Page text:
Not so complicated.
It's very easy. And then they don't expect they have to wear anything, because I'm just coming over the house to hang out.
Yeah, it's no so formal. And here's proof that you can change somebody ... I get asked this all the time, "How do I convince someone "to want a documentary session?" The truth is you don't convince anybody of something they don't want to do. But you can teach them and expand their perception. There's me when I was pregnant with my daughter. This was just in 2011. Now look where I'm at? Speaking on documentary family photography. It is because I started to see things differently. Back then I never would have booked it, but now going to book a session, I would look for a documentary family photographer. Here I had made sure I had my makeup on, my hair was done, I was covered up. And here you can see my postpartum gut that never went away, and my messy bun. And I just didn't care because I just loved my kids, my babies. We were looking at pictures actually there on vacation. You guys have heard the term ideal client I'm assuming. A lot of yeses. When working with me I'm talking to people a lot about their ideal clients. It seems like I get a lot of the same thing over and over. It's, "My ideal client lives in a high end neighborhood, "they value photos." There's a lot of that there, but I want to challenge all of you to go a layer deeper in why they want the pictures. It really can start with your own personal core. Your internal values. This will keep your marketing really fun and easy and heart-centered. I think that where it gets lost is we think of our perfect clients, and we think ... To me when I get these ideal client descriptions, it feels like the photographers that I'm getting them from want this person that just spends money freely and values photos. But you have to understand why do they want the pictures to begin with? And that is going to align with your own core values. What do you want out of the pictures that you make for yourself? I think this is a really good question to write down and take home and really think about. What purpose do they really serve in your life? Both as you the photographer just the act of shooting, and then also just looking at your pictures now and maybe look at some of the pictures from your childhood and adolescence, what do you feel when you look at them? Because I can guarantee what Kirsten did yesterday, and you might have to refresh my memory on your wording, you had them write down five or ten things that they look for in a scene. What they gravitate towards.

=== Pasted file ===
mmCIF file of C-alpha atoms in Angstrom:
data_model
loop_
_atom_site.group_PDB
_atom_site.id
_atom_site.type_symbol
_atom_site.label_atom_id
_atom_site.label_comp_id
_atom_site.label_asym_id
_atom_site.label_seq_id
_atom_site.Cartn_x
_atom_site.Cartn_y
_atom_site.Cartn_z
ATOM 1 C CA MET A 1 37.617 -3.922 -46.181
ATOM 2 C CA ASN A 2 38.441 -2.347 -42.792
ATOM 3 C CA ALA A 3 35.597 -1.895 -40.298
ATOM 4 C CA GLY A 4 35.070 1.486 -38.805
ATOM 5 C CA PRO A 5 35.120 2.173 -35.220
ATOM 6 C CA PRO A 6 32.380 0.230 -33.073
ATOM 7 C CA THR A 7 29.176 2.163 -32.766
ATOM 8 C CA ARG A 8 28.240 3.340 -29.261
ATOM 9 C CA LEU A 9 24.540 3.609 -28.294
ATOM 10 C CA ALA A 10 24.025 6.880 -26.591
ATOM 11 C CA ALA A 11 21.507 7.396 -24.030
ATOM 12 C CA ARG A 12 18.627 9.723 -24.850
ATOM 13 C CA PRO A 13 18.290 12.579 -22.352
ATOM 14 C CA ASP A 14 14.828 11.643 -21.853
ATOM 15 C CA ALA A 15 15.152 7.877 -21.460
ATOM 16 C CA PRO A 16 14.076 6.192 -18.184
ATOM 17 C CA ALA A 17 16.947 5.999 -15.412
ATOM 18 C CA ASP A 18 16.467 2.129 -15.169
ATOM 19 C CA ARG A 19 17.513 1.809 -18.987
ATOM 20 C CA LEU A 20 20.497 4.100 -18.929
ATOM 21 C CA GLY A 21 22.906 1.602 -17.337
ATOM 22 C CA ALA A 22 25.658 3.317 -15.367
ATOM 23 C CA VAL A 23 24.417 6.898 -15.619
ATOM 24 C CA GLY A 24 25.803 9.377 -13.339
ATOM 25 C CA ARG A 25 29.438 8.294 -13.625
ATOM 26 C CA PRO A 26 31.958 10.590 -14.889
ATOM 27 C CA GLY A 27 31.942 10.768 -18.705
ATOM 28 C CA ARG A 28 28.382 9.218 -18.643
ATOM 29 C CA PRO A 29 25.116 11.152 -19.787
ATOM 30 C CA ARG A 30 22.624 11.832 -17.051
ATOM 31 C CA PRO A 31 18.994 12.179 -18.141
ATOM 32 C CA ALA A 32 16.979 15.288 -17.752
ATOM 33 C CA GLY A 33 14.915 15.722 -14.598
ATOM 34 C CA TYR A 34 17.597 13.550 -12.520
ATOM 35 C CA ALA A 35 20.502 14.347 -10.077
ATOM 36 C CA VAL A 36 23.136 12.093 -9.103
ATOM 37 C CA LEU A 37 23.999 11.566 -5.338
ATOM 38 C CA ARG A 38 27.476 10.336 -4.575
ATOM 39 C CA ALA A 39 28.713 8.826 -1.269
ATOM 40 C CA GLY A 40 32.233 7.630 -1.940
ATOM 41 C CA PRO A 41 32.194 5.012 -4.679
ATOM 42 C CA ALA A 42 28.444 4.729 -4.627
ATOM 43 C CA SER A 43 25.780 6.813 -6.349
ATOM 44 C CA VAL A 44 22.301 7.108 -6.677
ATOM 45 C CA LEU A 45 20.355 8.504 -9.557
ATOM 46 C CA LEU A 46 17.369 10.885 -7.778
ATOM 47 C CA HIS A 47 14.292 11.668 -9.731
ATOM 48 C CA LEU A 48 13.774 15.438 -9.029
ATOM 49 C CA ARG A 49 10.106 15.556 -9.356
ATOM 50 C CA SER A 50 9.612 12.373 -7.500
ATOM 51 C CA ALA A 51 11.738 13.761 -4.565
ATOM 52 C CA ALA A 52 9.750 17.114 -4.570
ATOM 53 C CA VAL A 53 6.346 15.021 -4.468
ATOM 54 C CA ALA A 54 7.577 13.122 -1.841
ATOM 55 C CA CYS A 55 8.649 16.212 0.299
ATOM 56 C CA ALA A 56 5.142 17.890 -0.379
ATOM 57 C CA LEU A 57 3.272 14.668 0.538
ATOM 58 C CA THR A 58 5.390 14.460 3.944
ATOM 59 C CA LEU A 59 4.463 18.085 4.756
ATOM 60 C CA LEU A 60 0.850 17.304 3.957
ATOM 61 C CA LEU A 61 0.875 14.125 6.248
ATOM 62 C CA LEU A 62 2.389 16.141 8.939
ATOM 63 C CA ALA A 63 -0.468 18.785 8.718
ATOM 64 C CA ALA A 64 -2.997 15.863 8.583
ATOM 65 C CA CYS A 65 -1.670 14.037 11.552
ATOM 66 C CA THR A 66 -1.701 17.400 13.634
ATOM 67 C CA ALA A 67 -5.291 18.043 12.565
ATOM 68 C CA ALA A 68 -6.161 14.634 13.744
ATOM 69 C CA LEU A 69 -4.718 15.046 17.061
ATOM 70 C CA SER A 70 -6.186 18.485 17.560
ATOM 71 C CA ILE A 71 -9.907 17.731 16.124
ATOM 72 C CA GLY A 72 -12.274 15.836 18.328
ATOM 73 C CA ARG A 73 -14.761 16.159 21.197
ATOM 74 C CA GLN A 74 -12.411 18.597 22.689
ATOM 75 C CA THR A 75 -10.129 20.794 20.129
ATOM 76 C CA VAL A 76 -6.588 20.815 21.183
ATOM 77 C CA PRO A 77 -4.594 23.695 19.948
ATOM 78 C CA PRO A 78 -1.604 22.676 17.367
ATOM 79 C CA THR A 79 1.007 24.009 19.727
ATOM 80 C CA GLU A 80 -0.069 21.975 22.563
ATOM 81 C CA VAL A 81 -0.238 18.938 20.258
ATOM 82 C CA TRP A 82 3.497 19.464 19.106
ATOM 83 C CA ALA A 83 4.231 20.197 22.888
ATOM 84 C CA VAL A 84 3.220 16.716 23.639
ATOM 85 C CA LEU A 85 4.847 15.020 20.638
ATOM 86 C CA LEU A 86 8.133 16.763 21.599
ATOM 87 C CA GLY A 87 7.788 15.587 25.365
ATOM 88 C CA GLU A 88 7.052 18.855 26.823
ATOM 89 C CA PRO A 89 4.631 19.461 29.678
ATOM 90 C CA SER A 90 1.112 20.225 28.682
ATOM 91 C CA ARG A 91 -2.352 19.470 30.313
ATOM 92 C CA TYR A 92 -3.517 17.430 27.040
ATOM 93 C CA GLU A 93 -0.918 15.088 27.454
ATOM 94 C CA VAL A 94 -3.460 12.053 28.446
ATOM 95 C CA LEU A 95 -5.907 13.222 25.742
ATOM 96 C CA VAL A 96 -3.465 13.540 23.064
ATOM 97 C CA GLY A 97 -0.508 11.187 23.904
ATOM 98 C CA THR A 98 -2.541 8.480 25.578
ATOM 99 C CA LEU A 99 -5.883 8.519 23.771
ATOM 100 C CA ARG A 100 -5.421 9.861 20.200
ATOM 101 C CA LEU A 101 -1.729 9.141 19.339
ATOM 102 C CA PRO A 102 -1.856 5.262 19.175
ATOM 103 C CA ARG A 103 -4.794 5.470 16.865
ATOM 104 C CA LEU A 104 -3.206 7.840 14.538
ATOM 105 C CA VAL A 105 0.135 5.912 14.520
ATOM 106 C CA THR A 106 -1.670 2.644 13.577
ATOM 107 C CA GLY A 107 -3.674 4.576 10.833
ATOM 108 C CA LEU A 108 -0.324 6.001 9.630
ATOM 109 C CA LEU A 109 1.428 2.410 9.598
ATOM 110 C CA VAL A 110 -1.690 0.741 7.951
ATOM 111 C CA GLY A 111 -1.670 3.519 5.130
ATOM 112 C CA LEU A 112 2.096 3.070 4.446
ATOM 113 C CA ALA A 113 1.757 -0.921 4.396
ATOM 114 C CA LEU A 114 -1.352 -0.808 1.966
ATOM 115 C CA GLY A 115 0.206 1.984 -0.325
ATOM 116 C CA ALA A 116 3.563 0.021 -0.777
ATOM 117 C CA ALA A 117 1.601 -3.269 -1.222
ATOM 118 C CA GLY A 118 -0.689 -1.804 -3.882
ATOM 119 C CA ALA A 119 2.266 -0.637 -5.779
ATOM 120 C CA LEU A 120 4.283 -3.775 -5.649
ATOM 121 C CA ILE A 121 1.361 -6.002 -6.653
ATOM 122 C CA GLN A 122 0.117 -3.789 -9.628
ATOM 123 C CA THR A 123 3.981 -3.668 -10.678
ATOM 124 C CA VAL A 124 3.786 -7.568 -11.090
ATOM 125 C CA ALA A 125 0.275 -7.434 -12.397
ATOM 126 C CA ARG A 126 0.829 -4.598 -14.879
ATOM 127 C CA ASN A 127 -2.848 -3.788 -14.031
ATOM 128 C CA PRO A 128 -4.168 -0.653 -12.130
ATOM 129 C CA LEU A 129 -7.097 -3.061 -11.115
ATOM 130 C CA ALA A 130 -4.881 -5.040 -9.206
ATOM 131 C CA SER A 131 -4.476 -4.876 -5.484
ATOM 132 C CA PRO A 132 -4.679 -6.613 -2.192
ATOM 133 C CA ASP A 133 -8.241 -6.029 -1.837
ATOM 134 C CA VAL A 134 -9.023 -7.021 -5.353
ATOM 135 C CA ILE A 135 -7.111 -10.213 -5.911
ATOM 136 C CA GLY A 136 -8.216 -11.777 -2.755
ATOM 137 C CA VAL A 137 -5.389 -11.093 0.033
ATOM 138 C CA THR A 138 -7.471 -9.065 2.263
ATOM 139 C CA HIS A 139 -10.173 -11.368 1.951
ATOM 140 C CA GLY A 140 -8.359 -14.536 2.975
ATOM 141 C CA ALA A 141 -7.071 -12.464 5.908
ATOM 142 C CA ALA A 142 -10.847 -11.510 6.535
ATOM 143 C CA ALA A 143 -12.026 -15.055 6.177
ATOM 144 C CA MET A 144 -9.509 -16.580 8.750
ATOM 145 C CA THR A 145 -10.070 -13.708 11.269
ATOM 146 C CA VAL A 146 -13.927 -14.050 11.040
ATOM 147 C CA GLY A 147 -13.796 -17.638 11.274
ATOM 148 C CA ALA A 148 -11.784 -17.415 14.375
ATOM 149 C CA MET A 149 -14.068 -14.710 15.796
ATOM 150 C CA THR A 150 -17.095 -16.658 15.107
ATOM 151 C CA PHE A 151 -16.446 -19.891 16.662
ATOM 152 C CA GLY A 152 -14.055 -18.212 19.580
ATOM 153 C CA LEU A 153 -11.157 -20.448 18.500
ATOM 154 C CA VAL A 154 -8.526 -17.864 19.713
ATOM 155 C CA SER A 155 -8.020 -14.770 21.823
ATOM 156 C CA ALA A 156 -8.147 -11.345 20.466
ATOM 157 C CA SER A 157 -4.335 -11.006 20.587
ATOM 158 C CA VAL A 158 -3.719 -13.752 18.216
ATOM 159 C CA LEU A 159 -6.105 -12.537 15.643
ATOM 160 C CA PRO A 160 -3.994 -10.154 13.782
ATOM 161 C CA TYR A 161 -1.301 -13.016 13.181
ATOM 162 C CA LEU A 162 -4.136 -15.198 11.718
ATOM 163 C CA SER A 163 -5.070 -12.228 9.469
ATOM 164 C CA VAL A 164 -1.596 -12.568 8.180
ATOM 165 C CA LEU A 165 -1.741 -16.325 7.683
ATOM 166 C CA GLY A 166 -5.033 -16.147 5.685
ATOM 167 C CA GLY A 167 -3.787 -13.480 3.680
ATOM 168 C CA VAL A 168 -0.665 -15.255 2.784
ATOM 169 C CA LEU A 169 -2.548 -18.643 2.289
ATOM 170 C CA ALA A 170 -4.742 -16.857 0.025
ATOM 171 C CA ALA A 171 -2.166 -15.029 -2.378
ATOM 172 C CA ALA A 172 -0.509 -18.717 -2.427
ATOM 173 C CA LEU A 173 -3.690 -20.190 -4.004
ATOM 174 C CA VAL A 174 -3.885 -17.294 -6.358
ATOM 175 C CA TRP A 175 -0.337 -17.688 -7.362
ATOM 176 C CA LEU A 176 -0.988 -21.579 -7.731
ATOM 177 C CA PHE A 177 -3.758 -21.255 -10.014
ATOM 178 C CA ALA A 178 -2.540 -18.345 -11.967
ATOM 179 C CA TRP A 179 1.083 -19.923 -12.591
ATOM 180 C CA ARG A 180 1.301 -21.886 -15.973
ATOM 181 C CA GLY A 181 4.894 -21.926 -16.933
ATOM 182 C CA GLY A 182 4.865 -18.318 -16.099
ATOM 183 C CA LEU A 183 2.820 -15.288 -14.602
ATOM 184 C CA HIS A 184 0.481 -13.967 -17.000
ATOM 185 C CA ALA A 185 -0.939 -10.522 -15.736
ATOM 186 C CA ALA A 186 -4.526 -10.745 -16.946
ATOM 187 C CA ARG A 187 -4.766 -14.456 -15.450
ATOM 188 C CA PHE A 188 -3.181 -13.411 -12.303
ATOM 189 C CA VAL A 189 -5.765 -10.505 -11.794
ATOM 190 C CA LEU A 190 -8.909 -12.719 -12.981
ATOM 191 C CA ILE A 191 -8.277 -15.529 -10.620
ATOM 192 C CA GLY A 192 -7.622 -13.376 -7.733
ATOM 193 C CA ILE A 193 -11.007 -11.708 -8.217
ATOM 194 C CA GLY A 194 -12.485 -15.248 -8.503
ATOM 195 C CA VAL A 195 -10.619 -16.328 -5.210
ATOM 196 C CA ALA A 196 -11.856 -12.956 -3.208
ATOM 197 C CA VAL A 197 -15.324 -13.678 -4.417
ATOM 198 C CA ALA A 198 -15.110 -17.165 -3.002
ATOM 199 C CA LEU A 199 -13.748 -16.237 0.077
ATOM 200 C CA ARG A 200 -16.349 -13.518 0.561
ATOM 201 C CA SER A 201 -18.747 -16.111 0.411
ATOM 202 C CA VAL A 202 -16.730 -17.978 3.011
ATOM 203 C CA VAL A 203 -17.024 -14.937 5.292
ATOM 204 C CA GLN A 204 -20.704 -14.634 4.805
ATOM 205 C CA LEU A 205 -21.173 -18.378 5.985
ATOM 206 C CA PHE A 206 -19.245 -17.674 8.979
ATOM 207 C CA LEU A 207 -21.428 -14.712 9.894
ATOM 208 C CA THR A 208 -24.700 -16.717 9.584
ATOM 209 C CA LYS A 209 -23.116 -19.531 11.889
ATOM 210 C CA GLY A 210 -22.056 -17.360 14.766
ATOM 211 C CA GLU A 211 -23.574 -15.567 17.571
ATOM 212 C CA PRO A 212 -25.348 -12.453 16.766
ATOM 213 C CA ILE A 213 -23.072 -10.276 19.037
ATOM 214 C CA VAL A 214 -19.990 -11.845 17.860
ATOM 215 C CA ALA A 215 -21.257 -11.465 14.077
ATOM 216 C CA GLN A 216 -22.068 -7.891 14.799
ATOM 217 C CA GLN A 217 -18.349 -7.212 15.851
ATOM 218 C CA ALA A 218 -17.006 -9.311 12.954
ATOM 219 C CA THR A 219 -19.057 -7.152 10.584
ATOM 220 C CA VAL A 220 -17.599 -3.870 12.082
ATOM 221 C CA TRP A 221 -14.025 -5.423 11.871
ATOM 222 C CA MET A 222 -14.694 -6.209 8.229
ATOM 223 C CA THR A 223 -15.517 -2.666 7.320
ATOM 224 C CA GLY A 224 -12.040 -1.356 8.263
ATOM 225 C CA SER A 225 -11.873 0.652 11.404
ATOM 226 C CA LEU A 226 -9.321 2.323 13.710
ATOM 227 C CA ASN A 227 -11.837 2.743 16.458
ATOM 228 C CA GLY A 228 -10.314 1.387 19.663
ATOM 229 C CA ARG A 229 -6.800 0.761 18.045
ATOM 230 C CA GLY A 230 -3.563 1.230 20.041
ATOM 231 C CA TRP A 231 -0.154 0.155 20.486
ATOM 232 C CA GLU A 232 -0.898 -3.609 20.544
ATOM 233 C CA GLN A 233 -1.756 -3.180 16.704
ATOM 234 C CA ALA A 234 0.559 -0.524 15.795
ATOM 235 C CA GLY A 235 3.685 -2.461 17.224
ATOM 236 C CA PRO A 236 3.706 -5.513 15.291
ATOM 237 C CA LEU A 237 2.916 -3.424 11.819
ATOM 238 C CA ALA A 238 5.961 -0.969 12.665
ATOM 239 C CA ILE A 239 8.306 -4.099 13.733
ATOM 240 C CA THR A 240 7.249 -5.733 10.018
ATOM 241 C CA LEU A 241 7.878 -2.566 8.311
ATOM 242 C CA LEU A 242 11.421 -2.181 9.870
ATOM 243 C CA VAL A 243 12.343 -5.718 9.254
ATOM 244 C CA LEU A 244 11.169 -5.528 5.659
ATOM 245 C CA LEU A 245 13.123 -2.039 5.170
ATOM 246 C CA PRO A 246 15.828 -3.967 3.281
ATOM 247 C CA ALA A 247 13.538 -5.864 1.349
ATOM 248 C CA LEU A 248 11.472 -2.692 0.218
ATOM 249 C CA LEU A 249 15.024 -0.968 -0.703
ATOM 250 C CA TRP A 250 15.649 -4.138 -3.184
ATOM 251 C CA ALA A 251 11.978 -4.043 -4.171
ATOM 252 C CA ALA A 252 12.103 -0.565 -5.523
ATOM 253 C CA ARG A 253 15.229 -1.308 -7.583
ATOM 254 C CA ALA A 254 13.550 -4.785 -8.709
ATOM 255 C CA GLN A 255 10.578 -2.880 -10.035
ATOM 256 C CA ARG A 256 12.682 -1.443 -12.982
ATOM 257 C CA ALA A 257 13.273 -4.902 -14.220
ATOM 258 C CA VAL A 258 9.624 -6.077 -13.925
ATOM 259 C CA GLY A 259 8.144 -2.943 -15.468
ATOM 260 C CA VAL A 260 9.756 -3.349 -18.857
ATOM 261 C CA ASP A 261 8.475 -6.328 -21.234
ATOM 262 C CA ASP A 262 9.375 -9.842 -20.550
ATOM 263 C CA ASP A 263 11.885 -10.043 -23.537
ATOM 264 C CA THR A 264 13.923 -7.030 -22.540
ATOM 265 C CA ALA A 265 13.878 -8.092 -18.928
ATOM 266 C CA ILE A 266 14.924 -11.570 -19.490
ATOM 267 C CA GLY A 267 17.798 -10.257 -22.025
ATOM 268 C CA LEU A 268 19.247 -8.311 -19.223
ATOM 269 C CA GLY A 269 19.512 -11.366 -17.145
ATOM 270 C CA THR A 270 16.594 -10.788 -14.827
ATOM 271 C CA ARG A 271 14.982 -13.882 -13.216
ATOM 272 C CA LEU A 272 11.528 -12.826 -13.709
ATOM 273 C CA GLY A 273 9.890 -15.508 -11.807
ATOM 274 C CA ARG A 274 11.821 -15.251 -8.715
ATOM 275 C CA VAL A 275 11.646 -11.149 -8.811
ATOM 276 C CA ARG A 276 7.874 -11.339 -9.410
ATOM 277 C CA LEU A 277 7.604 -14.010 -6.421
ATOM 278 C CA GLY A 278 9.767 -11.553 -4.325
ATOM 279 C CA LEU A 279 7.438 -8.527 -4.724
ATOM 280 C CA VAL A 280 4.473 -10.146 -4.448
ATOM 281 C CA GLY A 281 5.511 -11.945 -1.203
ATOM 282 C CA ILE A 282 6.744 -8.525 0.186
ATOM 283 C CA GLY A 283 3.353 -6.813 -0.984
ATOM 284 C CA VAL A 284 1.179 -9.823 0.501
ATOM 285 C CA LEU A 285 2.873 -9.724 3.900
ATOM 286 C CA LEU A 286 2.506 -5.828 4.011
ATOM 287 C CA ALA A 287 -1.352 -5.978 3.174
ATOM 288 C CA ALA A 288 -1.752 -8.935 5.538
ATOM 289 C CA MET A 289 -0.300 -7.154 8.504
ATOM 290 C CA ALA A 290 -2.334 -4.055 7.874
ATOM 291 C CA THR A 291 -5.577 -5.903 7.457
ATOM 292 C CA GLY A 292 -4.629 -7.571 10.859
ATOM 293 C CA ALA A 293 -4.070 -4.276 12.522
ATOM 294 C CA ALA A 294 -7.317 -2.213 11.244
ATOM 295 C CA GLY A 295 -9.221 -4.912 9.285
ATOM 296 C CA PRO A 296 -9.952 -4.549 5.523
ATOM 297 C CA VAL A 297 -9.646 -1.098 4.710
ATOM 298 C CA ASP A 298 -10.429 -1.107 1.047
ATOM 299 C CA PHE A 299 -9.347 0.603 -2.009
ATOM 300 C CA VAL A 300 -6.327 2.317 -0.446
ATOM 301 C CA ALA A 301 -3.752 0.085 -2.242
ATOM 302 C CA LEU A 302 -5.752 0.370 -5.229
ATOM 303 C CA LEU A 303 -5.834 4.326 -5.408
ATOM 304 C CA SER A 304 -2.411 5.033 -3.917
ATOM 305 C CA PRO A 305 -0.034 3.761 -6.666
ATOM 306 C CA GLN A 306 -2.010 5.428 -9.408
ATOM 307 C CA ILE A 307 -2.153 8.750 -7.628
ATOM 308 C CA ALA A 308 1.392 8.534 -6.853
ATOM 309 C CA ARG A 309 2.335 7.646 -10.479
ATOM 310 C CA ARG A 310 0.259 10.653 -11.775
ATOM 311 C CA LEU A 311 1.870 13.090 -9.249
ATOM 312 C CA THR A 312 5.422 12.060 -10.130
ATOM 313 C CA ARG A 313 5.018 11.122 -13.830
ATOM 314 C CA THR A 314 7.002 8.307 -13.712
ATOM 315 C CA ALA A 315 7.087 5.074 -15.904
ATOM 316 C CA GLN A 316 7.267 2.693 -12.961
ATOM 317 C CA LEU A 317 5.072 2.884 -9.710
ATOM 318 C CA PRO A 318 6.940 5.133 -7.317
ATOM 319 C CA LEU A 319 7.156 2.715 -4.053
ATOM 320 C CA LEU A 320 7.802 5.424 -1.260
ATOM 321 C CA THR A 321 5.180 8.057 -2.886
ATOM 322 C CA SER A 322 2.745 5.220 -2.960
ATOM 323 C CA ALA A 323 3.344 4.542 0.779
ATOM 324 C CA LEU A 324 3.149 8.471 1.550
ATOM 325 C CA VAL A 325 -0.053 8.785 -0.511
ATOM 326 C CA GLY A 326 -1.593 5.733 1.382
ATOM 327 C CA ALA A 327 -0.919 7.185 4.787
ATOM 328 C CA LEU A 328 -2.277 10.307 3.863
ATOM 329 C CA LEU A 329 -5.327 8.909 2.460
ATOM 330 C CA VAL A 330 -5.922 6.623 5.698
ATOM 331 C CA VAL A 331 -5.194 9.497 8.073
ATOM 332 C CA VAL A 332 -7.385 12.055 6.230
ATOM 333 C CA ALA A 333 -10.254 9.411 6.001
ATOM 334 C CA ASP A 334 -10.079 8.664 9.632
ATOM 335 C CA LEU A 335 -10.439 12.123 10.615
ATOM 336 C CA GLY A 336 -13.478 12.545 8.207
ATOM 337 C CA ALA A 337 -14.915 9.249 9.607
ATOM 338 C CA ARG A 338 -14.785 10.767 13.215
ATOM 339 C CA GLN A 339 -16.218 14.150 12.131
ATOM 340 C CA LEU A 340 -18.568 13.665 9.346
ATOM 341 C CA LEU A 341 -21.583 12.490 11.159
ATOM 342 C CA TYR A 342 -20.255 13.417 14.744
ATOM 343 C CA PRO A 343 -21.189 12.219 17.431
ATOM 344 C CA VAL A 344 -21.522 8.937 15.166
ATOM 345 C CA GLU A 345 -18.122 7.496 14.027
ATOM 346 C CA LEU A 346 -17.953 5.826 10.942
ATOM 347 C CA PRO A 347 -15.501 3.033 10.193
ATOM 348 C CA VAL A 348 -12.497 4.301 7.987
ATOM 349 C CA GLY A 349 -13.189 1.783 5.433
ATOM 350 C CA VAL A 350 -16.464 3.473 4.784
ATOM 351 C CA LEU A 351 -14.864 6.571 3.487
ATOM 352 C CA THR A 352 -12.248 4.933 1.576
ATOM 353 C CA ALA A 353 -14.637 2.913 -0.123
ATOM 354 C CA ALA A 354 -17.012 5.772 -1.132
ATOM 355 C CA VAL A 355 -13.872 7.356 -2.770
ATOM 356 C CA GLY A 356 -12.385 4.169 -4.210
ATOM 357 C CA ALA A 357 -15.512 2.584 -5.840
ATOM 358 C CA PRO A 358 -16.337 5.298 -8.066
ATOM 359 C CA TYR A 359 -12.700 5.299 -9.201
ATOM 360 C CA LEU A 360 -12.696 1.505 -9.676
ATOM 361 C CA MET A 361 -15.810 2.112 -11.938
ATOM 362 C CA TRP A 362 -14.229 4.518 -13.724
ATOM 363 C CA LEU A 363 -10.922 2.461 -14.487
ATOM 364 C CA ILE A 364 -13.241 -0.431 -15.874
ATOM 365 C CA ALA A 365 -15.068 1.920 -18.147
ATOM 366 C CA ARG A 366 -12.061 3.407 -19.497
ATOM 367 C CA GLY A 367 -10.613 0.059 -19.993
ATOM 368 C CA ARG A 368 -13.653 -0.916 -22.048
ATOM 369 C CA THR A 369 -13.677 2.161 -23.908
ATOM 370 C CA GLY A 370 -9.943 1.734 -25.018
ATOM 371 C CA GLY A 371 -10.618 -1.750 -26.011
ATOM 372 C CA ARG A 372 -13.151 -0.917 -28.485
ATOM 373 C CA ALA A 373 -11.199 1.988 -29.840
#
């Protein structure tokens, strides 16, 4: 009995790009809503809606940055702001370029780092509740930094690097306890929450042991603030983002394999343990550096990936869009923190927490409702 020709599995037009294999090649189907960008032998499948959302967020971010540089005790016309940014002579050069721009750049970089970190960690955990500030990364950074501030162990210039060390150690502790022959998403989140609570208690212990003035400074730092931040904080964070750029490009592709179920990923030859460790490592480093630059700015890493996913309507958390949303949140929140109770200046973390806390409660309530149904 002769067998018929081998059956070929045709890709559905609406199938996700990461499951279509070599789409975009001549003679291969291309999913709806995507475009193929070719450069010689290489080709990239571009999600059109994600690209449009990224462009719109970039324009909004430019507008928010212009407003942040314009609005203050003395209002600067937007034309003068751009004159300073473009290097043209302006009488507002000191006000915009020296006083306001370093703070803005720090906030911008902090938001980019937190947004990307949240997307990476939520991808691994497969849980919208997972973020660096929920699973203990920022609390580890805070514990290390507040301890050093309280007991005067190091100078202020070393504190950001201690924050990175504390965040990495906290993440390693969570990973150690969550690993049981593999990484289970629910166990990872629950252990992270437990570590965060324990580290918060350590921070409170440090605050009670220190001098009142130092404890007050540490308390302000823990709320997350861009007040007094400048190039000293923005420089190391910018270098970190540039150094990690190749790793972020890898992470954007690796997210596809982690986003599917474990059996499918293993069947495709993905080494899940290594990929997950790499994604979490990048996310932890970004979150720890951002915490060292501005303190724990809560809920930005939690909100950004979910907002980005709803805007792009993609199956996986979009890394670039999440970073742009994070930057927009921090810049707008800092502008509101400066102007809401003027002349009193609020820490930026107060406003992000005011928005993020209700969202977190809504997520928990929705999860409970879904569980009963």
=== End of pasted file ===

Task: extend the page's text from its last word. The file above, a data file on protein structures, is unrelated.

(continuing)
And you shared your examples. Whatever you got out of that exercise I can guarantee is going to be very similar to this response. A lot of times people are like, "What is my marketing message? "What is my branding message?" "I don't even get what that means." It's all the same. It's your same point of view in your photos. It's just articulating it in your words and your stories and how you're communicating. Once you start to understand your core values, then you can go a little bit deeper and if any of you have studied copywriting at all you'll know what I'm talking about here. If you haven't, I'm going to break it down. You want to identify the external and the internal dialogue that your potential clients are having. The external is to remember this season in life. This story. Your life. All the buzzword type of things that we hear often. Those are the external values that they want. They may go to Google for somebody who is a non-posing photographer. They value these words that we hear often. But there's a deeper reason inside of that that is the internal reason. It's the internal dialogue that they're having. That's why they want this. Whatever that is, is what's in your heart and in your clients heart. If you can make them ... Identify that sometimes. But also if they believe that you get that, then they believe that you get them and it's like magnetic. I can't tell you how many times a week I get emails in my inbox that are like, "I could talk "with you over tortilla chips and salsa for seven hours "because it just feels like we're girlfriends." And it's because of how I write. I'm very intentional with everything that I say. And it's because I know my target market to a T. When you reach them at this level, you become memorable. Which is what you want. And that sets you up for the numbers game, which we'll get in to.